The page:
David Rohde

Beyond the gaffes, Romney misleads and veers right

By David Rohde
August 3, 2012

In presidential races, the gaffes get the headlines, but the prepared texts and advisers are more telling. Mitt Romney’s widely reported blunders in his three six-day trip to Britain, Israel and Poland dominated press coverage, but the candidate’s prepared comments and the aides who advised him were far more disappointing.

Banks, crumbling ethics and a shrinking middle class

By David Rohde
July 13, 2012

Maybe the acronym at the heart of the scandal is too confusing. Or Americans are simply tired of hearing about greedy bankers. By any measure, though, the Libor bank scandal is an extraordinary example of the 1 percent stealing from the 99 percent – and our crumbling ethics.

End the assault on female and local journalists

By David Rohde
June 29, 2012

On Sunday, gangs of men sexually assaulted British freelance journalist Natasha Smith in Tahrir Square as crowds celebrated the results of Egypt’s presidential election.

Obama, Romney and leading from the front in Syria

By David Rohde
June 14, 2012

Next week in the Mexican resort town of Los Cabos, Barack Obama and Vladimir Putin will meet on the sidelines of the G20 summit. Mitt Romney and his aides say that after 15 months of dithering on Syria, it is time for Obama to confront Putin on an increasingly brutal conflict that has left 10,000 dead.

Angus King and the rise of the independent

By David Rohde
June 7, 2012

PORTLAND, MAINE – Angus King is trying to turn back time in this state. I hope he can do the same across the country.

Little America: An Afghan town, an American dream and the folly of for-profit war

By David Rohde
June 1, 2012

American officials inspect a field in Helmand, 1960s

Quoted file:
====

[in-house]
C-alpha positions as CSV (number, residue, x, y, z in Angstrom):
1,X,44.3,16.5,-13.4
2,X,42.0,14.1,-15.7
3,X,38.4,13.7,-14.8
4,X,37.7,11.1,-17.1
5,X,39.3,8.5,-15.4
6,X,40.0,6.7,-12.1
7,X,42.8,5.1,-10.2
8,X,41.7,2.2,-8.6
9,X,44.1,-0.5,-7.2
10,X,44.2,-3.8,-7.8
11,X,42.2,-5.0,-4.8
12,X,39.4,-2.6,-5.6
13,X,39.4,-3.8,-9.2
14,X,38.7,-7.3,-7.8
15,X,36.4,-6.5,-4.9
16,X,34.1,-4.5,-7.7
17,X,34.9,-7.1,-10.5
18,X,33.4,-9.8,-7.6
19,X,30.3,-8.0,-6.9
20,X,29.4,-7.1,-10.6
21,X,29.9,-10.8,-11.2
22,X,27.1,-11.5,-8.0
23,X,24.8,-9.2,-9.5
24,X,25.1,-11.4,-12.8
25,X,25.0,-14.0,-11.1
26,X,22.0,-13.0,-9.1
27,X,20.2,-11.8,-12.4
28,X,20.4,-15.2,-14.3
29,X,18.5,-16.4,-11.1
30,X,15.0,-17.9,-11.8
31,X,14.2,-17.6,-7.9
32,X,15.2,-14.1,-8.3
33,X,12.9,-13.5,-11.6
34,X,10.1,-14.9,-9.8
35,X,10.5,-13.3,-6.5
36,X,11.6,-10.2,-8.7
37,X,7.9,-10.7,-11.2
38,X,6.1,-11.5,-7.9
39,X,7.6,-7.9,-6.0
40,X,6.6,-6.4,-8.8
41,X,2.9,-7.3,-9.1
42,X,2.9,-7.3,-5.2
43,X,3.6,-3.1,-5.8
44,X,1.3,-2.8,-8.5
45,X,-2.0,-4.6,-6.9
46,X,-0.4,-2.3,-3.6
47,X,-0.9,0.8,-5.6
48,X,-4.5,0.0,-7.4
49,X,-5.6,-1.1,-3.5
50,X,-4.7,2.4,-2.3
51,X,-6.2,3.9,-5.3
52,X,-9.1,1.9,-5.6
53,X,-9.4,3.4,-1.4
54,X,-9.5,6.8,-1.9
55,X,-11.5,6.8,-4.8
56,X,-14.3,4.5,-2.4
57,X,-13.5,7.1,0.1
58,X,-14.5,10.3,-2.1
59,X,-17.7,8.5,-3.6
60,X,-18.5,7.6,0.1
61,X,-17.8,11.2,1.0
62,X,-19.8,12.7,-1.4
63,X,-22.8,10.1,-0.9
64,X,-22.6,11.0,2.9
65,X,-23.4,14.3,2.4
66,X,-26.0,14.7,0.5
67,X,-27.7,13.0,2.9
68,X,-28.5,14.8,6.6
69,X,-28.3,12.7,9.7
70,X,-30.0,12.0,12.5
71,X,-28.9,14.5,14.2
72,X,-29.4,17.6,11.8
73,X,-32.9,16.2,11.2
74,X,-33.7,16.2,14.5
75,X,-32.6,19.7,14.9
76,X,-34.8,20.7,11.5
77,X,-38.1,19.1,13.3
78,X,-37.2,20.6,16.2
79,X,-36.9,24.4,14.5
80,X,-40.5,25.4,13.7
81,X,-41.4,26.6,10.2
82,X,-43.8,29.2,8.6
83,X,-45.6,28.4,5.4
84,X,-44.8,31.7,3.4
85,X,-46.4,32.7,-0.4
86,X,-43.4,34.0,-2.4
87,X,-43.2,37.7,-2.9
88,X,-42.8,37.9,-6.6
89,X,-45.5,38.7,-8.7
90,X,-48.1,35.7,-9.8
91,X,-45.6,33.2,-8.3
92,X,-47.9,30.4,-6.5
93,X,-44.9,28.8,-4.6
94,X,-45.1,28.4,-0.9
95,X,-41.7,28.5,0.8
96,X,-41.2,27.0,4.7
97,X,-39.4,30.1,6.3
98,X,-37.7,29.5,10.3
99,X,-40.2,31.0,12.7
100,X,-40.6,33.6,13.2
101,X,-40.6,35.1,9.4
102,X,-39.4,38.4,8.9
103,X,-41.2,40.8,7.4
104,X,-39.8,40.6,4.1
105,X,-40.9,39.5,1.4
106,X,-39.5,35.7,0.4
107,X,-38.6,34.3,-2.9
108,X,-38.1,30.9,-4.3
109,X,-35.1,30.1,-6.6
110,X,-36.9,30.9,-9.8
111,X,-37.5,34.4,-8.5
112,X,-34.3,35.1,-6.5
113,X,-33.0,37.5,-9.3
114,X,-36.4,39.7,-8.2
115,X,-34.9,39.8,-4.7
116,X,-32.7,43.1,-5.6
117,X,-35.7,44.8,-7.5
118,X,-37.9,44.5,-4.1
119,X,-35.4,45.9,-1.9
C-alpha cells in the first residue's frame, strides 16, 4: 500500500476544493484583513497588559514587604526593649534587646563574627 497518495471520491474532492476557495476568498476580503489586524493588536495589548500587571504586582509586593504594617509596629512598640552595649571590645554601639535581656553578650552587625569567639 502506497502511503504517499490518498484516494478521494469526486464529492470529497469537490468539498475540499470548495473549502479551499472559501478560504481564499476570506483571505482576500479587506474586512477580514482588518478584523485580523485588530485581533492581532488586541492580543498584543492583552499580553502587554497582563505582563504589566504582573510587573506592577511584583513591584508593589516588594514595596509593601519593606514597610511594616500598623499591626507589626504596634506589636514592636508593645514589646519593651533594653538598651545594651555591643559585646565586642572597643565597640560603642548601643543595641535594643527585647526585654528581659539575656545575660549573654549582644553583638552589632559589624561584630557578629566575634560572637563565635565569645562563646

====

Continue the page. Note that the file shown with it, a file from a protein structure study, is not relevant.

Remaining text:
Eight years ago, a 72-year-old American aid worker named Charles Grader told me a seemingly fantastical story. In a bleak stretch of Afghan desert that resembled the surface of Mars, several dozen families from states like Montana, Wisconsin and California had lived in suburban tract homes with backyard barbecues. For 30 years during the Cold War, the settlement served as the headquarters of a massive American project designed to wean Afghans from Soviet influence.

How Zippos, dredges and vitamins can save the American middle class

By David Rohde
May 25, 2012

Last week, 41 American companies received awards at a little noticed White House ceremony. Despite the recession, the companies – most of them small and medium-size businesses – have experienced rapid growth and handsome profits in recent years. And they’ve beaten Chinese, Indian and European competitors at their own game.

Ending NATO’s double standard

By David Rohde
May 18, 2012

This weekend in Chicago, President Obama will gather with more than 60 heads of state to hold NATO’s 25th anniversary summit. He and other leaders will convene as a Western-created system of international justice – enforced in many places by NATO – has grown stronger, and raised expectations of accountability around the world.

Break up the big banks

By David Rohde
May 10, 2012

UPDATE: JPMorgan’s surprise announcement late Thursday of a $2 billion trading loss – and the drop in stocks it sparked – is yet another sign of the need for reform.

An American intervention gone partly right

By David Rohde
April 27, 2012

SARAJEVO – Seventeen years and $17 billion later, Bosnia is at peace today, but it is stillborn.